Record breaking endurance athlete Mark Beaumont inspires at BSAVA

13 April 2016

Mark Beaumont, 33-year-old ultra-endurance adventurer and documentary maker who has travelled to 130 countries, can now add BSAVA Speaker to his list of achievements, as he headed up a talk at the BSAVA Congress on Thursday.

“I have a real affinity with animals and the veterinary world as I grew up on a farm. I was home-schooled and didn’t go to school until I was 11 so all of my early years were filled with animals and living on the land. Growing up outside led me to thrive on adventure and at the age of 12 I cycled across Scotland and then at 15 I cycled from John o’ Groats to Land’s End.&”

Having completed secondary school and his early cycling achievements, Mark went to Glasgow University to study economics, which was leading him down the career path of becoming an Accountant or returning to rural Scotland to be a farmer but he decided he’d begin with another two-wheeled adventure.

“Cycling around the world was a post-university challenge which I decided to do to test my endurance and to raise money for charity. It opened up so many opportunities to me afterwards, it was amazing.”

To most people cycling 18,000 miles around the world is unimaginable but once Mark decided to do it there was no stopping him. Not only did he cycle around the world but he completed it in just 194 days which smashed the previous world record.

Mark then cycled down the length of the Rockies and Andes and has also climbed the highest mountains in Alaska and Argentina. And his adventures don’t end there. Off the bike, Mark attempted to row across the Atlantic Ocean from Morocco to Barbados in a bid to break the world record in 2012.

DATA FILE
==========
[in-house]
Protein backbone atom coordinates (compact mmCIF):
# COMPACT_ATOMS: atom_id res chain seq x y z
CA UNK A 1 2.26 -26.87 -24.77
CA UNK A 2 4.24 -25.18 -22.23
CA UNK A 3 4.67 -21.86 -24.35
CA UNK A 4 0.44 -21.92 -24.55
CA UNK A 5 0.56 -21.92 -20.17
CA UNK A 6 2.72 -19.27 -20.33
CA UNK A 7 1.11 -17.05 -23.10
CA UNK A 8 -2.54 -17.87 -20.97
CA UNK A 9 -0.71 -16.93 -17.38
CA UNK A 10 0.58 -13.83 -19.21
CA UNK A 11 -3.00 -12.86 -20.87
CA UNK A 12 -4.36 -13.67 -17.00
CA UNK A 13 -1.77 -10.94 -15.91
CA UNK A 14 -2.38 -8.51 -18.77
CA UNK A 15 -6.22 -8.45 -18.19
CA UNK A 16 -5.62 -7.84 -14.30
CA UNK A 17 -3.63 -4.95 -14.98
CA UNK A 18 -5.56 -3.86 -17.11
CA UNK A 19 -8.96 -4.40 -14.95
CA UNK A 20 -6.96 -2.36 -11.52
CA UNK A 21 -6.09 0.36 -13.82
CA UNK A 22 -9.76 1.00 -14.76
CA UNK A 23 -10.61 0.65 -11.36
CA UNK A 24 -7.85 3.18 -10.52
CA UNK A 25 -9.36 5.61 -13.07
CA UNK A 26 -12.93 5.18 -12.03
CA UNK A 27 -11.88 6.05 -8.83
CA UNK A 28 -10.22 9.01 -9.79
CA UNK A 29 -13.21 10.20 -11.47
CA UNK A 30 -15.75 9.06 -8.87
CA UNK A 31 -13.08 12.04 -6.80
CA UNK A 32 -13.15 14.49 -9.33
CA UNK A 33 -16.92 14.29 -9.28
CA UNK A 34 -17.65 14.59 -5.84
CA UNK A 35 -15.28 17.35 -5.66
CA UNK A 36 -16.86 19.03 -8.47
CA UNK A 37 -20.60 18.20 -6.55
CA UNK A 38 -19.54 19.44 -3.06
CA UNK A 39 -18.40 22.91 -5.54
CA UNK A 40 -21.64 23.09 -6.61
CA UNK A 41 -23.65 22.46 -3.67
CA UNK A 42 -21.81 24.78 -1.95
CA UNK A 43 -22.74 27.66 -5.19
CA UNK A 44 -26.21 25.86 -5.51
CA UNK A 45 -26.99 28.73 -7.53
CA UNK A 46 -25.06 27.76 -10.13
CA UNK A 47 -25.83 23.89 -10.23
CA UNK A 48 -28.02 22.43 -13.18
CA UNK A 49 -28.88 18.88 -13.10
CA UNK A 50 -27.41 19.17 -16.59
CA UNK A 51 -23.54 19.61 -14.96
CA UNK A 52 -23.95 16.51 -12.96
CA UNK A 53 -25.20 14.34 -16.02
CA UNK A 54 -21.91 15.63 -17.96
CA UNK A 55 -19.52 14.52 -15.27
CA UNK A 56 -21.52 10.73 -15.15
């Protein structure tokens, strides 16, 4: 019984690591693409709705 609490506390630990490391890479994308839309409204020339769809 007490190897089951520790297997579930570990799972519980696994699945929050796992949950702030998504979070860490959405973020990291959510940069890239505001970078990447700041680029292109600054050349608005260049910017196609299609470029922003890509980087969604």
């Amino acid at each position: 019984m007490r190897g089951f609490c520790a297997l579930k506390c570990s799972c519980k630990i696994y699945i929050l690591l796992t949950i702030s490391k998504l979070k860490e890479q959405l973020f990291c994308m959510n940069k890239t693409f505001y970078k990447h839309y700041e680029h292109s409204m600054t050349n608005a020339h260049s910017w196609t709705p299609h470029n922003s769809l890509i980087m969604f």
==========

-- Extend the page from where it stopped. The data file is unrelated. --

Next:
“I had cycled around the world but I wanted to join the dots by rowing across the oceans too. Without doubt attempting to cross the Atlantic was the toughest challenge I’ve done. There was a team of six of us rowing two hours on and two hours off, 24 hours a day with only 90 minutes of sleep at a time for 27 days. It was hard. We were making great progress and with only 500 miles to go we’d thought we’d broken the record until on day 28 a massive wave capsized our boat.”

Mark and the team then spent a very long 14 hours in the water fighting for their lives when eventually a Taiwanese cargo vessel managed to rescue them.

“Getting onto the huge vessel in the middle of the night was almost as hard as being in the water for 14 hours, it was an ordeal to say the least&” Mark commented.

“That’s not the only one of my expeditions to have failed, in fact around a third of my trips haven’t gone to plan but I think it is important to fail in order to learn from it.

Now that I am a Dad I won’t be putting myself into such a dangerous situation again or have long periods away from home so I intend to focus on speed attempts over shorter periods of time from now on.&”

With a large number of university friends who are vets from university attending, Mark was delighted to speak at the BSAVA Congress.

“I’m hoping that my talk on resilience and the logistics involved in planning my expeditions gives the delegates some helpful information to take back into their own worlds.”

So what’s next for this boundary pushing, straight talking and motivating endurance athlete?

“I was inspired by the world’s greatest adventurers when I was younger who spent their time discovering the world. Now we are in an age where we all pretty much know what our world looks like. For this generation it is about human endeavour and how human beings can push themselves further and harder, both physically and mentally, and I want to be a part of it.”